Resident Review  |   December 2015
From the Halls of Montezuma: A Perspective on Differences in Civilian and Military Anesthesiology Training
Author Affiliations
  • LCDR Jeffrey M. Carness, M.D.
    Committee on Uniformed Services and Veterans Affairs
    Adjunct Member
Article Information
Education / CPD / Resident Review
Resident Review   |   December 2015
From the Halls of Montezuma: A Perspective on Differences in Civilian and Military Anesthesiology Training
ASA Monitor 12 2015, Vol.79, 60-61.
ASA Monitor 12 2015, Vol.79, 60-61.
The views expressed in the manuscript are those of the author(s) and do not reflect the official policy or position of the Department of the Navy, Department of the Air Force, Department of Defense or the Unites States government.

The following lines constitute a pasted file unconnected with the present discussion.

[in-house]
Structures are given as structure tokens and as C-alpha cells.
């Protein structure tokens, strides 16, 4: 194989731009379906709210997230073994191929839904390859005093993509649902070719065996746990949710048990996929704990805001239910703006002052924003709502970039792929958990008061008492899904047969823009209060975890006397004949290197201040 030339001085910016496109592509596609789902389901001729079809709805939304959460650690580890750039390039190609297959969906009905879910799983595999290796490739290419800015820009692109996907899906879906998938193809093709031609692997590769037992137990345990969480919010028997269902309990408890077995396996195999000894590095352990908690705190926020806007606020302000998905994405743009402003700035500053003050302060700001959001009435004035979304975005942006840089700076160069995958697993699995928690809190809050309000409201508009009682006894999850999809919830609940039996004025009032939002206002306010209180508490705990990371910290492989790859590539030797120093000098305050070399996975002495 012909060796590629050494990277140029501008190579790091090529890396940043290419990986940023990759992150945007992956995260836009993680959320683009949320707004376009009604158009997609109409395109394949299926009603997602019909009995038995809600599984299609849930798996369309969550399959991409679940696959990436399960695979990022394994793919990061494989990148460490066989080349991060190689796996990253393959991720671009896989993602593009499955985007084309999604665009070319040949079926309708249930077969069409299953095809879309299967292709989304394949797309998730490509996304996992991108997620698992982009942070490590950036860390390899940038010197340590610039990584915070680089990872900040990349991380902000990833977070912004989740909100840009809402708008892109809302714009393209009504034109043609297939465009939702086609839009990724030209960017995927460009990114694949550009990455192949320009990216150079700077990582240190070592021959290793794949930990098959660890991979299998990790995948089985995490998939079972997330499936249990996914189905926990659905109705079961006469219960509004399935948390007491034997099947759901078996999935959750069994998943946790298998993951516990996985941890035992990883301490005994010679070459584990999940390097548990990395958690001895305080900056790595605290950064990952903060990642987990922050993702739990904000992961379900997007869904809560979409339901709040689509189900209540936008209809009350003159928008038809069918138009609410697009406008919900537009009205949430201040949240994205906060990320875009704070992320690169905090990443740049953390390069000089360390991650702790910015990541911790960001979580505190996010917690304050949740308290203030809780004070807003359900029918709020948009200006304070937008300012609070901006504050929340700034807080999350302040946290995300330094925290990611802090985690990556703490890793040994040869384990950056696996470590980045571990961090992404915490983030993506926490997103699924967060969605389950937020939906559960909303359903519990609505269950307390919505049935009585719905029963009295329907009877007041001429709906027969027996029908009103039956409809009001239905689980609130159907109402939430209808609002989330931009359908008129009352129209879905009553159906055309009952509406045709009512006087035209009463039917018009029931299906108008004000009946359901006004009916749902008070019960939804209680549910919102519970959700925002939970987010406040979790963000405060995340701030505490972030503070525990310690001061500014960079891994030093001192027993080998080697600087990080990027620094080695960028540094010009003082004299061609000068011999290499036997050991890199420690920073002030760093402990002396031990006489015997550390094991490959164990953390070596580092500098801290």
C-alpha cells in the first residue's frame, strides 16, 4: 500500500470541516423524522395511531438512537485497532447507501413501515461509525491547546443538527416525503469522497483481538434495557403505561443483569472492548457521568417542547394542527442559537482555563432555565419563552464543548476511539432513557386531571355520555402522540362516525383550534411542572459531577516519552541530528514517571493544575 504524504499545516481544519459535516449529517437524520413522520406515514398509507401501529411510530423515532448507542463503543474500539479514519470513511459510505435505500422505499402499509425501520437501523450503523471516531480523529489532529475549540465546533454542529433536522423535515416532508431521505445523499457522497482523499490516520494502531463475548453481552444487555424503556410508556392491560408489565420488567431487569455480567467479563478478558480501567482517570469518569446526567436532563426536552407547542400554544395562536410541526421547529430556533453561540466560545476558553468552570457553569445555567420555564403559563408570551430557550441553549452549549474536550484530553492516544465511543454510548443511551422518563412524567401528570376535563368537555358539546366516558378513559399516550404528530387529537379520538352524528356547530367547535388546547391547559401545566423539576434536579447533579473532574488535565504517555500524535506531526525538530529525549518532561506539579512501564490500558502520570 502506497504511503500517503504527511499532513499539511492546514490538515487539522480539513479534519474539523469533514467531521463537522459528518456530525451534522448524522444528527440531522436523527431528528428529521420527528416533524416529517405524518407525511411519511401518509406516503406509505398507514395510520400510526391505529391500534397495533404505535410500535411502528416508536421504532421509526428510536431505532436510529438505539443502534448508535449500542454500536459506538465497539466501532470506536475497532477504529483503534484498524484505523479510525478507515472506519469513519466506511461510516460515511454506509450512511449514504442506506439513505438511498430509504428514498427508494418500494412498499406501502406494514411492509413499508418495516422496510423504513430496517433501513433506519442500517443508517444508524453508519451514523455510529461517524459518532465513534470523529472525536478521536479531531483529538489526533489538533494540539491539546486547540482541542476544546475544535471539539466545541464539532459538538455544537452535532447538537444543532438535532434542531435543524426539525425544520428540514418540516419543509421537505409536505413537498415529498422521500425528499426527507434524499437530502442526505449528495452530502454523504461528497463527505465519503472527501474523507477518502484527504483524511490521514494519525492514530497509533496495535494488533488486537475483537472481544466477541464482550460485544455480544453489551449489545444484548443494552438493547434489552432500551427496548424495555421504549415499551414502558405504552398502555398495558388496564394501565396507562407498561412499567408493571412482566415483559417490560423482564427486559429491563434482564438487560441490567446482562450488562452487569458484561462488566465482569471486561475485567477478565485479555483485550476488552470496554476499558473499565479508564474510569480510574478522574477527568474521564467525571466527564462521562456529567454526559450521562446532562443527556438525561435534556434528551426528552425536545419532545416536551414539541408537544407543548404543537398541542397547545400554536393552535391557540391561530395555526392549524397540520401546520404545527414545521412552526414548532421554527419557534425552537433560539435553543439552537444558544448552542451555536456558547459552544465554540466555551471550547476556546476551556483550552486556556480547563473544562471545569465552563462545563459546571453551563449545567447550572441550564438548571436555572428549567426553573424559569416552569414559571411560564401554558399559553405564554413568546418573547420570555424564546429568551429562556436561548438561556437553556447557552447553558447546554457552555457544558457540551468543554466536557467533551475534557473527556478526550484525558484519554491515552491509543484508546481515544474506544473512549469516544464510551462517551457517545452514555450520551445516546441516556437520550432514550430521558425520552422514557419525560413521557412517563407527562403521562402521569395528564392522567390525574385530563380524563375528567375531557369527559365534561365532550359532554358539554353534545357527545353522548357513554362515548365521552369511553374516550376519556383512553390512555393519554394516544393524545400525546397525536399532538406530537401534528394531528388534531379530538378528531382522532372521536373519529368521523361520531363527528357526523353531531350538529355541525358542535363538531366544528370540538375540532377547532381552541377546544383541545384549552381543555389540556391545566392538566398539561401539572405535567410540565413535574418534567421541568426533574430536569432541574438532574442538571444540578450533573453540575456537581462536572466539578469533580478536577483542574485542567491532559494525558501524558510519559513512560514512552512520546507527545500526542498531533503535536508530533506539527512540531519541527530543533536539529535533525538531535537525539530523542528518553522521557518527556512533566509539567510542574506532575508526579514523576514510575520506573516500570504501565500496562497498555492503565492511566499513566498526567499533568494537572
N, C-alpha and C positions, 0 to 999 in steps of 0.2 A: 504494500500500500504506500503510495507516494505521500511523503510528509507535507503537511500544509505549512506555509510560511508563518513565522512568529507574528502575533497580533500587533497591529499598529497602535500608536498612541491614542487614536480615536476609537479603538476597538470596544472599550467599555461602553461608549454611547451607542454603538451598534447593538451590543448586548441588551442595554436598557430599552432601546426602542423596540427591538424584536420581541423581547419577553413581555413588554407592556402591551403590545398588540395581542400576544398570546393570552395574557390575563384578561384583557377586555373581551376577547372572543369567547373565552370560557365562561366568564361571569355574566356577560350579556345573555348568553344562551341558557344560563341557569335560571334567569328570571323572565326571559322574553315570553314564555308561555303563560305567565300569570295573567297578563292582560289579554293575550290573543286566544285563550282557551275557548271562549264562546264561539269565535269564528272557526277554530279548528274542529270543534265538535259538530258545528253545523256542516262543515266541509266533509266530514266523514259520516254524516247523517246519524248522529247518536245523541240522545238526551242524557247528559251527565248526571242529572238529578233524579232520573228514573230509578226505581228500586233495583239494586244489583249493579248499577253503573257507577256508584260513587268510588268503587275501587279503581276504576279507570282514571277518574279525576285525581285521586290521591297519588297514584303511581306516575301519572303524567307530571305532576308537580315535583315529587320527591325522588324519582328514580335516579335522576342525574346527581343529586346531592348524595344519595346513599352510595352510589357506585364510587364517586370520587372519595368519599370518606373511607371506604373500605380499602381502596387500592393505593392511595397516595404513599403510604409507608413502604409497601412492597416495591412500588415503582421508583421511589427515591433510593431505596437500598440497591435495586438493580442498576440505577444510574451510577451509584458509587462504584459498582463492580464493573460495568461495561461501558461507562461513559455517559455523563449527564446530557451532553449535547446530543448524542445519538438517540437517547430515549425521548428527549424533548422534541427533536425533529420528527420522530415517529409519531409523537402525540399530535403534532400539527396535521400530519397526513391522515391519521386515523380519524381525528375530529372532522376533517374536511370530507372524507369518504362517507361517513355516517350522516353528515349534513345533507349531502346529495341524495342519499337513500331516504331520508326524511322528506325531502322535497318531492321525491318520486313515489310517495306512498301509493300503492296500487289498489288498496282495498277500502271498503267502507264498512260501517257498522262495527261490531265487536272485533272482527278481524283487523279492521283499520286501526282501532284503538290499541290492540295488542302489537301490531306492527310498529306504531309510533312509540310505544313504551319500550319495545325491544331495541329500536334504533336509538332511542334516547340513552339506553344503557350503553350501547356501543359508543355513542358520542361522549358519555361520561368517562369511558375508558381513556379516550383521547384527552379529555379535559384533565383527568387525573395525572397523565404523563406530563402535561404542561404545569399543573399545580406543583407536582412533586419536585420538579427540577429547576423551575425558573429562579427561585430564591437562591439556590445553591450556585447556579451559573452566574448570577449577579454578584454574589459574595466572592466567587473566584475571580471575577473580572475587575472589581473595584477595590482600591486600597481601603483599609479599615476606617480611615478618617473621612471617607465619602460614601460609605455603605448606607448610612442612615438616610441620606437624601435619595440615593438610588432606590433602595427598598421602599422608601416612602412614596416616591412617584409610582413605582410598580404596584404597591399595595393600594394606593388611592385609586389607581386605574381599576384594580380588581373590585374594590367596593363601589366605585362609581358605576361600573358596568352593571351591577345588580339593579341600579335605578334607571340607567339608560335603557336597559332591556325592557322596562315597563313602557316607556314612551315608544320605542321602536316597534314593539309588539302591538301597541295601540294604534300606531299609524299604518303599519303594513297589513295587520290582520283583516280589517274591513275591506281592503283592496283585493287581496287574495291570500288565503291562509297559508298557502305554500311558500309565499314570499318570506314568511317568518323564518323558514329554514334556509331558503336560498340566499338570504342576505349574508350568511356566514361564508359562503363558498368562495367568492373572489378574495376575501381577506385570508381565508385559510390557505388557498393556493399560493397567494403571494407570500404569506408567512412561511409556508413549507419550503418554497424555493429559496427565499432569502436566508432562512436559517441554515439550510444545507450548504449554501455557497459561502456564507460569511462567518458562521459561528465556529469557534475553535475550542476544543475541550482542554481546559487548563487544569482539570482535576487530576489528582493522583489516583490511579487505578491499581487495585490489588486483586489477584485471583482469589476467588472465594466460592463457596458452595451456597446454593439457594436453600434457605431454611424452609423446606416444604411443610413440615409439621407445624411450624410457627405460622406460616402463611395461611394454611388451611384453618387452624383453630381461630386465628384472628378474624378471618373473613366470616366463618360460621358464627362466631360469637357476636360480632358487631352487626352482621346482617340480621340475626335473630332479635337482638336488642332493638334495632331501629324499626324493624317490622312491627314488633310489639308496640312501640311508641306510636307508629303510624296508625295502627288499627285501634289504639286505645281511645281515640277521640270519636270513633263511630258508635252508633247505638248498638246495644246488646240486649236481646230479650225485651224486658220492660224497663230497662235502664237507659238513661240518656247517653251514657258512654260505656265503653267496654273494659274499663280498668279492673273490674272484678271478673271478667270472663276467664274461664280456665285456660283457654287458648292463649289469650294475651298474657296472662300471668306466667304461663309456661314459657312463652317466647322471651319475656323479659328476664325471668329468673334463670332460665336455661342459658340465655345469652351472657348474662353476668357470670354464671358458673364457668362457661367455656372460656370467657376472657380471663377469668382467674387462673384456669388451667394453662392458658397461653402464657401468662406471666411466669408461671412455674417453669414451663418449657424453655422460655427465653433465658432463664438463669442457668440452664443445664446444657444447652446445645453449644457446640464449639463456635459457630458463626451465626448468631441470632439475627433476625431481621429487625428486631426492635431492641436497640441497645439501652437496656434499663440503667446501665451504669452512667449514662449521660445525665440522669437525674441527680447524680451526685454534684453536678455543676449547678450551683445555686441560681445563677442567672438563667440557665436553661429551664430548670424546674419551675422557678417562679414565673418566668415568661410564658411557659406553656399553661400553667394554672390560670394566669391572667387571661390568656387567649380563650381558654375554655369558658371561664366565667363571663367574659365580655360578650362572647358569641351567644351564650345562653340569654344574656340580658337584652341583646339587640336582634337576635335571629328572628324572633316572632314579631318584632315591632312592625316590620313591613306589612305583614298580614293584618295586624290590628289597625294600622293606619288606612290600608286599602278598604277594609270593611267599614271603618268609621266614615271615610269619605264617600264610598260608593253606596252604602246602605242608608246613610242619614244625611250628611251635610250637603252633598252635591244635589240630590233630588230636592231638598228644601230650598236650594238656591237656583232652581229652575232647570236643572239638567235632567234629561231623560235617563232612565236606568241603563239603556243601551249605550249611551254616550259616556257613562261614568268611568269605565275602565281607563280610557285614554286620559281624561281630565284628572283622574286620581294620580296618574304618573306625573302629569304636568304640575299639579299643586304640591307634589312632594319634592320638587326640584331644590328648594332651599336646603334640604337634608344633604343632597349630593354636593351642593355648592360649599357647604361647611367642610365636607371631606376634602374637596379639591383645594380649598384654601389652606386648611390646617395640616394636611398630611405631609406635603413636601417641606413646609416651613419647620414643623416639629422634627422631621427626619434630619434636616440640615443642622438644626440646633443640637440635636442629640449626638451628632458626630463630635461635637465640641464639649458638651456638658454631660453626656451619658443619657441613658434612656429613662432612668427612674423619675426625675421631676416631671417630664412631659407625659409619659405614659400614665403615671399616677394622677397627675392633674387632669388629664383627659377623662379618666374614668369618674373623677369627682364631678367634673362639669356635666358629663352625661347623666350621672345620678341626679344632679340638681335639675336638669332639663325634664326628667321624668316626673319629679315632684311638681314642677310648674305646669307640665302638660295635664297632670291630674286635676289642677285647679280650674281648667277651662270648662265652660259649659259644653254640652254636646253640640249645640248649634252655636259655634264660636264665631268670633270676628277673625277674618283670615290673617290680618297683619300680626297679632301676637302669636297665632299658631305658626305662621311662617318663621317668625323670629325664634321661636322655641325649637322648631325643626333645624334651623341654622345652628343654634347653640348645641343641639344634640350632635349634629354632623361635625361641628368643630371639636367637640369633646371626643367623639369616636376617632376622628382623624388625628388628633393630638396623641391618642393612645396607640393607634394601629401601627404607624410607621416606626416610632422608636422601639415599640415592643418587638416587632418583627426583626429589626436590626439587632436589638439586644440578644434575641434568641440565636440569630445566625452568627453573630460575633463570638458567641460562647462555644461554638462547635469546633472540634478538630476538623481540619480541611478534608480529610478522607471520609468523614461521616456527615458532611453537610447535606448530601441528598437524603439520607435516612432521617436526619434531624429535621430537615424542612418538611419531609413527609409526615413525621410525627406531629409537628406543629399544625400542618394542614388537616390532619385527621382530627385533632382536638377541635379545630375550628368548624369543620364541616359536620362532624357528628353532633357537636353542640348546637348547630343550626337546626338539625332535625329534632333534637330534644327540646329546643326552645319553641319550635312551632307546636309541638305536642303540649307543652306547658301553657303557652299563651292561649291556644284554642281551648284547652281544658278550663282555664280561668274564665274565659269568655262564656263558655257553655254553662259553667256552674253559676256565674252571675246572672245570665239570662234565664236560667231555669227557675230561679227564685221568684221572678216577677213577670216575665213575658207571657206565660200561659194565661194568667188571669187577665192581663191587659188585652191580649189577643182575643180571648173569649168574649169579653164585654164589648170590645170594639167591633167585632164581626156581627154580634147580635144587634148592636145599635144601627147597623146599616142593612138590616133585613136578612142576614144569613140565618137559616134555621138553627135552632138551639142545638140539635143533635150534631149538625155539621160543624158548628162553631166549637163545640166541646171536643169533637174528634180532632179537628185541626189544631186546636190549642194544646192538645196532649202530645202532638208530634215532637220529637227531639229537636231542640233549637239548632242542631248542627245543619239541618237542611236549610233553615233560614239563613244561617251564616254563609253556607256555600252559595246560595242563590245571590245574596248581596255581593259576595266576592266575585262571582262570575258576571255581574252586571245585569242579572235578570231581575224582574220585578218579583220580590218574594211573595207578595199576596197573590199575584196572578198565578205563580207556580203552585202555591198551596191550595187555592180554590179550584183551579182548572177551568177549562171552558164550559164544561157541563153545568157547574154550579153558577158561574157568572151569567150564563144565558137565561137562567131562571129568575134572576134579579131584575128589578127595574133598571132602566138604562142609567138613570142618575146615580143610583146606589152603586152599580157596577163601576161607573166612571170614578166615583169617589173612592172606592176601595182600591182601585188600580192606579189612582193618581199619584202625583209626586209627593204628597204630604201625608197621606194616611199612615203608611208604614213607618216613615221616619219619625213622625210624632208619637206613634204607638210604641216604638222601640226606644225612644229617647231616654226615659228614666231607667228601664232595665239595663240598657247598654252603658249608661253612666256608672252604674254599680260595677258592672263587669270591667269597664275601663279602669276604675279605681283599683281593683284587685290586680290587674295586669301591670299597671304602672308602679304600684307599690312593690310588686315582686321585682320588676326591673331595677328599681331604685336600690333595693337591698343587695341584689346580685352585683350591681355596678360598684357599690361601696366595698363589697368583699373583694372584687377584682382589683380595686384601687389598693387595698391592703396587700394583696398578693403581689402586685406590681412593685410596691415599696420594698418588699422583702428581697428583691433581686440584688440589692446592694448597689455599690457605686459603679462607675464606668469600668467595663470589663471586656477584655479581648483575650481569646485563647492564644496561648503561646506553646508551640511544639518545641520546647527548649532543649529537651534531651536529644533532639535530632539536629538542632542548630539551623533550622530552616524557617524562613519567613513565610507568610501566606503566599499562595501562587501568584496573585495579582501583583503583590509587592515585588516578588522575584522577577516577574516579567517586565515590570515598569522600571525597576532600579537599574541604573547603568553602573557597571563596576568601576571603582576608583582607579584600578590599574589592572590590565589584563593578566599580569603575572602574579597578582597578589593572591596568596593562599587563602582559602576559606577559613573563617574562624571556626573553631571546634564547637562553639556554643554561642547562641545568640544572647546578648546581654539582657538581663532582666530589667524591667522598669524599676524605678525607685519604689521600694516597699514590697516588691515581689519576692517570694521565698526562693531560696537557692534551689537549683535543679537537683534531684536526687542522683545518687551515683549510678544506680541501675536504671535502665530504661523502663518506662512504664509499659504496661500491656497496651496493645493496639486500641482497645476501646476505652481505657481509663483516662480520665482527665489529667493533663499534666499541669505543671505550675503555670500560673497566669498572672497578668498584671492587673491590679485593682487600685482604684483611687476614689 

As of late, I have had the great fortune of spearheading preparations for this year’s Mid-Atlantic Anesthesia (Resident) Research Conference (MAARC) to be held here at Naval Medical Center Portsmouth. I have busied myself with thoughts of keynote speakers, graphics and Web design, breakout sessions and overall conference content. The focus of this year’s conference: military and operational anesthesia. It would seem that, though we are undoubtedly well represented by the ASA component society of the Uniformed Services Society of Anesthesiologists (USSA), many of my civilian resident colleagues remain somewhat unclear as to what it is exactly that we do. I have certainly fielded questions regarding our role in the Navy and the roles that we play providing medical support to our operational counterparts. Questions range from the simple, “Does everyone have to deploy during residency?” or “When do you have to wear your uniform?” to somewhat more complicated questions regarding manpower and personnel distribution (i.e., independent nurse anesthetist practitioners). No doubt, as the ASA membership continues to grow, turnover, and change, it seems prudent to further re-illuminate and discuss the unique development and role that military anesthesiologists play in our society.
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